President Reagan launched another effort to increase political support for development of the MX missile today, arguing that critics have failed to understand his "dual approach" of seeking both to modernize U.S. nuclear weapons and to negotiate a reduction of superpower arsenals.

In a speech to 5,000 American Legion delegates here, Reagan said there has been "encouraging movement" in arms reduction negotiations with the Soviet Union, indicating this was evidence that his approach was working.

Saying his critics "willfully ignore" this "hand-in-hand" relationship of nuclear arms modernization and negotiations, the president argued that the "peace movement" would rather "wage peace by weakening the free." He suggested that it was making "the same old mistake" that British Prime Minister Neville Chamberlain did in seeking peace with Nazi Germany before World War II.

Reagan used his speech to the 65th annual convention of the American Legion to begin building support for House votes next month on appropriations for the MX long-range, multiple-warhead nuclear missile. He has been losing support for the MX among Democrats who voted for it previously but have since expressed doubts about Reagan's commitment to nuclear arms reductions.

The president was given a warm but not wildly enthusiastic reception by the Legionnaires. Outside the hall, several hundred demonstrators carried placards protesting his nuclear arms buildup and budget cuts for social programs. Some protested the assassination in Manila Sunday of Philippine opposition leader Benigno Aquino Jr.

Reagan, who is making a series of political speeches this week, also made a wide-ranging review of his foreign policy efforts that echoed his 1980 presidential campaign theme of "peace through strength."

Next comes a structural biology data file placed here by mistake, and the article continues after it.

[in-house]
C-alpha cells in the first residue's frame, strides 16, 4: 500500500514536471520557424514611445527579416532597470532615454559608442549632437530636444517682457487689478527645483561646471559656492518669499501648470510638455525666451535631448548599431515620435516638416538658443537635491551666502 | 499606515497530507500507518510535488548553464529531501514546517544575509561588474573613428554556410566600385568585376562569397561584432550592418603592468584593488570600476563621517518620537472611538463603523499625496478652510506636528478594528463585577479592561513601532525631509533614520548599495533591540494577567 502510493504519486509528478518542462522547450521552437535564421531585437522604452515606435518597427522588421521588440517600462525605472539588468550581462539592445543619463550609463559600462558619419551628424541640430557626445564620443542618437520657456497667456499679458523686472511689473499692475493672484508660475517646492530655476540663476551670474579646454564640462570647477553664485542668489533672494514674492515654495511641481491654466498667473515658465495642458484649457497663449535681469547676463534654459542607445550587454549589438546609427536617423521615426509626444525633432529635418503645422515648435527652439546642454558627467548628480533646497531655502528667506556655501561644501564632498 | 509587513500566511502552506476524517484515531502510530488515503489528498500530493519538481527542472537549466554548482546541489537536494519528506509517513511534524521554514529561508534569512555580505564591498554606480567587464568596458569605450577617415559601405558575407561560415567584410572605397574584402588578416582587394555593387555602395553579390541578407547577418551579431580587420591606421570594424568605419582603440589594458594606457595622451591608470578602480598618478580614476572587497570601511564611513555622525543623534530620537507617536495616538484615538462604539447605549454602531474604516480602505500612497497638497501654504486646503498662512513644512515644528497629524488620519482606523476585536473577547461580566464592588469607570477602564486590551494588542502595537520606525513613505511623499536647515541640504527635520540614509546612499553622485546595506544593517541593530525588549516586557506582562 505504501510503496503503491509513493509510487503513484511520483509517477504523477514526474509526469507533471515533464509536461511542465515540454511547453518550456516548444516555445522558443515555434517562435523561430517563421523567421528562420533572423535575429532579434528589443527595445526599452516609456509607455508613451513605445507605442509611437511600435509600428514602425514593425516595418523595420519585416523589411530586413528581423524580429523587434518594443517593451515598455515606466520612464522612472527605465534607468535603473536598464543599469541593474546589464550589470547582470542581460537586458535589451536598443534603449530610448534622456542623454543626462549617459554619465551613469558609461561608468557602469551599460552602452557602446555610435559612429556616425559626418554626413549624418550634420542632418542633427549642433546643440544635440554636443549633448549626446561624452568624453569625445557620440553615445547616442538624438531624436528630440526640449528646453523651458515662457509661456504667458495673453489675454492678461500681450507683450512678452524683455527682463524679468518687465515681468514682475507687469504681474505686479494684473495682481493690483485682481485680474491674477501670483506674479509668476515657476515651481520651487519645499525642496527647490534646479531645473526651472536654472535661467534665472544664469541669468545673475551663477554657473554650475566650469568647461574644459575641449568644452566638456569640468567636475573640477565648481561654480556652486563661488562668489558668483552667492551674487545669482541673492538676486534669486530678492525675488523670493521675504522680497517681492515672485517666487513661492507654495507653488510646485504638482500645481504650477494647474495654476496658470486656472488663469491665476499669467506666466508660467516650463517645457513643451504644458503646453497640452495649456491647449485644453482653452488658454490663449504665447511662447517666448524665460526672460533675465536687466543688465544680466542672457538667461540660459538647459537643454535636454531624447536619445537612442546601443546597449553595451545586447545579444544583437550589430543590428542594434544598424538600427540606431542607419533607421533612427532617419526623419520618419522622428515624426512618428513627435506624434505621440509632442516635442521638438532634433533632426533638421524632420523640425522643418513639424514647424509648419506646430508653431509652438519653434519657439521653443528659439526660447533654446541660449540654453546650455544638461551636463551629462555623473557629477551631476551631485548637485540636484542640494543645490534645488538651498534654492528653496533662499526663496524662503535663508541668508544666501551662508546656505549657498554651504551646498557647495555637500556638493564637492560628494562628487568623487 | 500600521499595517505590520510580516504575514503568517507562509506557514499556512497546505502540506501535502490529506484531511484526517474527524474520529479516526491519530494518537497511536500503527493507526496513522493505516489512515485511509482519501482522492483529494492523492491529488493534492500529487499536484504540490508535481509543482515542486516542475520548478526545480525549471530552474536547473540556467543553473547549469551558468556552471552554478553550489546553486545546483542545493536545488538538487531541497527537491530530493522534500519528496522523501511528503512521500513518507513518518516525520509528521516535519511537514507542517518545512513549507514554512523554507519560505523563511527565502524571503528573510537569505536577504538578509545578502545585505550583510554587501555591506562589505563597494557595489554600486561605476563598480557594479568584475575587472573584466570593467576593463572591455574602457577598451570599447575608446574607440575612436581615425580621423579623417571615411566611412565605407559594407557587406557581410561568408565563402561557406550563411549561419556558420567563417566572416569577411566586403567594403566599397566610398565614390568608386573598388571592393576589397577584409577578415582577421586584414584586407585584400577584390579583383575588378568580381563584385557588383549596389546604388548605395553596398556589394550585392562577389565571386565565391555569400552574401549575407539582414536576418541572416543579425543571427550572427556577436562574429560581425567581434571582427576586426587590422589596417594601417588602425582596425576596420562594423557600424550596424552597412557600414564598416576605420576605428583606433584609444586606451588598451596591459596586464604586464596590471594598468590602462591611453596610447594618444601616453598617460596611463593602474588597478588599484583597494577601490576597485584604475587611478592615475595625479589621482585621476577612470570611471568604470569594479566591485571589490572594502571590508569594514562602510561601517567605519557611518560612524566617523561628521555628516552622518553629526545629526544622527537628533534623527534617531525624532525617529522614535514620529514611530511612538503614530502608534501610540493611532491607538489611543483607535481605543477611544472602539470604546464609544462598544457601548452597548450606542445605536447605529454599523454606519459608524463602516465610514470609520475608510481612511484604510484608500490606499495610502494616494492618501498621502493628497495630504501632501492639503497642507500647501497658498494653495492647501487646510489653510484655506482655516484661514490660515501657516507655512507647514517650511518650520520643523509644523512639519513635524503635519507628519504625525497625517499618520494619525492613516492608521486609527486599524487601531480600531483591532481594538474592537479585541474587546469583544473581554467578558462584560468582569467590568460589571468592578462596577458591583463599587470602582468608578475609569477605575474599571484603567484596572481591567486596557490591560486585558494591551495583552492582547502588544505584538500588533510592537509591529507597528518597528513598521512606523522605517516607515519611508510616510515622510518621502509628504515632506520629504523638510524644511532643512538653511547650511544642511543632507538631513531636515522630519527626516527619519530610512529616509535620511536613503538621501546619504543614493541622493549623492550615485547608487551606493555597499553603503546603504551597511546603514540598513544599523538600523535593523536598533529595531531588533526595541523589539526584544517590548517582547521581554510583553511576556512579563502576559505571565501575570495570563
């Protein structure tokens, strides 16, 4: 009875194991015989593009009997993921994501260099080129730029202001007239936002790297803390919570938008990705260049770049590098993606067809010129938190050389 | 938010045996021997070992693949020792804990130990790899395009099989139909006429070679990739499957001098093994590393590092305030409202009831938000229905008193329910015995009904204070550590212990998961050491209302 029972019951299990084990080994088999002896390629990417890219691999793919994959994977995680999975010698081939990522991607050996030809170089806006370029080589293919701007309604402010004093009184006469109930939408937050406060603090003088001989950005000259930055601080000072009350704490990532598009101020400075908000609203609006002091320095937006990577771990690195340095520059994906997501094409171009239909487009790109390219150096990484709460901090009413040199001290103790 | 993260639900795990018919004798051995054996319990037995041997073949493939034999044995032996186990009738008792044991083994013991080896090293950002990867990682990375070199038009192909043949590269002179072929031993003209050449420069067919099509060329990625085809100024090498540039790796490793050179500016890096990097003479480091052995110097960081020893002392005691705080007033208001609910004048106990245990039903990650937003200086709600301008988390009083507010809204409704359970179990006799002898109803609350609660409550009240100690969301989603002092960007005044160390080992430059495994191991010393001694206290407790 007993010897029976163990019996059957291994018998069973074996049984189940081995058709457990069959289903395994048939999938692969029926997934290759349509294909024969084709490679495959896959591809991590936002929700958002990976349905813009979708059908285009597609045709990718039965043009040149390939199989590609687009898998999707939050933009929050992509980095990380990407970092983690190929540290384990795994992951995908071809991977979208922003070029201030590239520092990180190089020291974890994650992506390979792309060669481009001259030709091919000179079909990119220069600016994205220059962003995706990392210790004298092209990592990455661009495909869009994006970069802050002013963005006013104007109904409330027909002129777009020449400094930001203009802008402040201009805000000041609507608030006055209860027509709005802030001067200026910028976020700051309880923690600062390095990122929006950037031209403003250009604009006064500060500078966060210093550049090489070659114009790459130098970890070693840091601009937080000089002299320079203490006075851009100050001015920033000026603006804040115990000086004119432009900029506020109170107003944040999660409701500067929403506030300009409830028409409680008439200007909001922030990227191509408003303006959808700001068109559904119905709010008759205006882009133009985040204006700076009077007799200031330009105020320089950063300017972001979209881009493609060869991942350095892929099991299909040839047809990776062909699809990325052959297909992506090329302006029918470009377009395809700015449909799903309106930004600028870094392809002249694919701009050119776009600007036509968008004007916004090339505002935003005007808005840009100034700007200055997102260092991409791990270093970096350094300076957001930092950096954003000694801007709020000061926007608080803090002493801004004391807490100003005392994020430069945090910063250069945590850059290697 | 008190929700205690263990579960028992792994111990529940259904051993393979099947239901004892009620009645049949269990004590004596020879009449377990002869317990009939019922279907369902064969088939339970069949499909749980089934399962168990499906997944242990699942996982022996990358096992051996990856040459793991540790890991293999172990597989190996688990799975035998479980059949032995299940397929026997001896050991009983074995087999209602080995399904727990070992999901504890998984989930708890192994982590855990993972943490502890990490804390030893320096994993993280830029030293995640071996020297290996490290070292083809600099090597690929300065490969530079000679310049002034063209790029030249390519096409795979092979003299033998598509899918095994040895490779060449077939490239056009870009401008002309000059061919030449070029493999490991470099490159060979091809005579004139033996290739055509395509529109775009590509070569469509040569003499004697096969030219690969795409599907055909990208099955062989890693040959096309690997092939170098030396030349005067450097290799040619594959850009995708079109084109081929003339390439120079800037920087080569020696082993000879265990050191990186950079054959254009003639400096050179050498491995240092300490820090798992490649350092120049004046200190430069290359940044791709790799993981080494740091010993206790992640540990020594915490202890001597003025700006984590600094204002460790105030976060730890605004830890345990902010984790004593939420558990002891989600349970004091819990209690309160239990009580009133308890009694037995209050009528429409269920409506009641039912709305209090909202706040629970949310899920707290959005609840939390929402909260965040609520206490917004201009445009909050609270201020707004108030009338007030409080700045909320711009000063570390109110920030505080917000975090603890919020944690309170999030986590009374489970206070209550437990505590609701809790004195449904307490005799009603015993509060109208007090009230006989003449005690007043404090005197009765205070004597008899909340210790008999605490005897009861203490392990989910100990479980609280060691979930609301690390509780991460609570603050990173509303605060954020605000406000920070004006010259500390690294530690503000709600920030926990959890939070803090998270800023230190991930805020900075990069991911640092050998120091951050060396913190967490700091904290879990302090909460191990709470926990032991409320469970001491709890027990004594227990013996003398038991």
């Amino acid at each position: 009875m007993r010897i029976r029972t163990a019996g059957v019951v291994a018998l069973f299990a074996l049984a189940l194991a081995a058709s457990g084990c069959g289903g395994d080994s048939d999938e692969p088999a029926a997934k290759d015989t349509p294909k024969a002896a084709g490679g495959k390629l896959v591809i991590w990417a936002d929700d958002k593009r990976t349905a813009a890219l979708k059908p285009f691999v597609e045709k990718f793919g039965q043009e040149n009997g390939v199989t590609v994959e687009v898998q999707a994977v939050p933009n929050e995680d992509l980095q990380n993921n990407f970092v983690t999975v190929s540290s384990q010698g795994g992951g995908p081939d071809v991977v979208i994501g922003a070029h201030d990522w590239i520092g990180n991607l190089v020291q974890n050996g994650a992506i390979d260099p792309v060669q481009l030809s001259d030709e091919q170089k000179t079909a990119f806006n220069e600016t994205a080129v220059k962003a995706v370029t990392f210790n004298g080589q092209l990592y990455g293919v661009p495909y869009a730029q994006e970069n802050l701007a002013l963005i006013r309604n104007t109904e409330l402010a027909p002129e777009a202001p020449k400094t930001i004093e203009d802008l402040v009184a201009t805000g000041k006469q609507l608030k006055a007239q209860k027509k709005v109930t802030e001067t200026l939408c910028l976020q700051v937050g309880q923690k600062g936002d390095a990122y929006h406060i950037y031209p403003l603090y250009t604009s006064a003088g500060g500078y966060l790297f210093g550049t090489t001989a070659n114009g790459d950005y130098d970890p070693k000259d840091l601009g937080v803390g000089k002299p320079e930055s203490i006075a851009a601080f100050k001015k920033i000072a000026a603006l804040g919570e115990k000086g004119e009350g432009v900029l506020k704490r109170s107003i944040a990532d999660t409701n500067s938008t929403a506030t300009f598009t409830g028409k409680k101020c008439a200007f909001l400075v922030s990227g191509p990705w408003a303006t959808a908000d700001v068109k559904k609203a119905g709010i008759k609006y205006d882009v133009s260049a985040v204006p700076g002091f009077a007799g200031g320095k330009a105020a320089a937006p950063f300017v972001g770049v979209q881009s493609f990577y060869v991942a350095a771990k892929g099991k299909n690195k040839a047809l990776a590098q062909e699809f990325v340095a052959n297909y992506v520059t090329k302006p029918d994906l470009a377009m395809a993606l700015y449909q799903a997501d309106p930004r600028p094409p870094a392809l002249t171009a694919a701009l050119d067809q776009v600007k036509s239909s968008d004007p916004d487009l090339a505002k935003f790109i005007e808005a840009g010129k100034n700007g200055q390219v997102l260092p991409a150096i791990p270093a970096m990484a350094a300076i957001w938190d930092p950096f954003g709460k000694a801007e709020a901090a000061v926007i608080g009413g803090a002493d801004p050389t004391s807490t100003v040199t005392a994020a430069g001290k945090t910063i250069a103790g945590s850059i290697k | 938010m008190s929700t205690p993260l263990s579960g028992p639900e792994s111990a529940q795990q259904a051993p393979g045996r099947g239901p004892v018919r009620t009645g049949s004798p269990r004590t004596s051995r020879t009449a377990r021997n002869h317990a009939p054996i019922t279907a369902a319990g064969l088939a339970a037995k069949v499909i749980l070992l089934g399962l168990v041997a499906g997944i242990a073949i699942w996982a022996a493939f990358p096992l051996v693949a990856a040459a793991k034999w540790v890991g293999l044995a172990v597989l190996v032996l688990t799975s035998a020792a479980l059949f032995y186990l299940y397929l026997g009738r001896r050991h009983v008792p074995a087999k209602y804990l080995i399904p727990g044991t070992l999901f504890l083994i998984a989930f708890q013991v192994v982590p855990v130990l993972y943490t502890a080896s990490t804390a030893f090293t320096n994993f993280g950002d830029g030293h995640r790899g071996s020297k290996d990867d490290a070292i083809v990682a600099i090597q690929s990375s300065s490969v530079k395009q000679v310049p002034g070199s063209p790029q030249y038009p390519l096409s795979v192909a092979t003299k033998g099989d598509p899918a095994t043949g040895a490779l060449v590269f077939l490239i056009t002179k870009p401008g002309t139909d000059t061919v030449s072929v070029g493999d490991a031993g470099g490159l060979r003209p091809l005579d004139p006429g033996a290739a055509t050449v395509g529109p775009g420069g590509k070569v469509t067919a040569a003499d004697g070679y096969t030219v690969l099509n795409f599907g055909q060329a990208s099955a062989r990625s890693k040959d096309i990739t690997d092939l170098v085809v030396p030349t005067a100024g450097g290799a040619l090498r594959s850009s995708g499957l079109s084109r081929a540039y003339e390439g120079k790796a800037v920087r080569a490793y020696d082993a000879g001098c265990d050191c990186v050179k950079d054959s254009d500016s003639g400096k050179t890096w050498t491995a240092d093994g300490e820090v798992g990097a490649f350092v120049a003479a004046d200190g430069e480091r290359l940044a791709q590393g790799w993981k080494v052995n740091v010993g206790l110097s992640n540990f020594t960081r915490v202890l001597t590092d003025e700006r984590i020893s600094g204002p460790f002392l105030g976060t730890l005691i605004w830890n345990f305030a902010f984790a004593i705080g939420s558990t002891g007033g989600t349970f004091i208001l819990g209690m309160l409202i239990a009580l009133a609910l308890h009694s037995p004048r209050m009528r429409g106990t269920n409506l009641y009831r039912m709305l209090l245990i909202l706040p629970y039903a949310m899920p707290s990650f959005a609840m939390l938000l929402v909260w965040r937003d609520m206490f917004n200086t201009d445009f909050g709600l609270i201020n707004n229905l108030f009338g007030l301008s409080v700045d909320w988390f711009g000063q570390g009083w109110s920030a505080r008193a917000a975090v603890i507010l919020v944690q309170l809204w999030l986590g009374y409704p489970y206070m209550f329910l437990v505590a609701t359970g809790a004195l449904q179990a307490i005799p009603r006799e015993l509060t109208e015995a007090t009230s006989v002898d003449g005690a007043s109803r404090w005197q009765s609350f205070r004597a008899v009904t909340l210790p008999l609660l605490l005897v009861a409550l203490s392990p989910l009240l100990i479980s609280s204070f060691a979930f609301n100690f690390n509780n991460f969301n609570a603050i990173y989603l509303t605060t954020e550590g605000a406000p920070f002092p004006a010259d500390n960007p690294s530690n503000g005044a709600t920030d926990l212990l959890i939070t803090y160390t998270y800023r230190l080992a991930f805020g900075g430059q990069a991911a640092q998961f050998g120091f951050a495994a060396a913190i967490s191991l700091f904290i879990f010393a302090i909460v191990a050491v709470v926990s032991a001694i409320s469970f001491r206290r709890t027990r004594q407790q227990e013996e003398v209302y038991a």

On arms reductions, he noted that for the first time in the strategic arms reduction talks (START) negotiations, "the Soviets are willing to talk about actual reductions." He also said there has been "movement" on verification issues at the conventional force talks in Vienna, and "progress" in discussing confidence-building measures.

He said these indicators, while "modest," also "point in the same positive direction: new hope for arms reductions and a more secure world."

Reagan also attempted to answer those critics who say he has focused too heavily on the arms buildup. He said the administration has "steadfastly" pursued both a modernization of strategic forces and arms cuts.

"There is no contradiction in this dual approach, despite what some of the critics in Washington might have you believe," Reagan said. He added that the MX, as well as the effort to develop a new, small, single-warhead missile, will "maintain state-of-the-art readiness" against the Soviets but also provide an "essential incentive" for Moscow to negotiate seriously.

Accusing his critics of often missing this main point, Reagan said that "one argument contends that the MX Peacekeeper would pose a first-strike threat to the Soviet Union."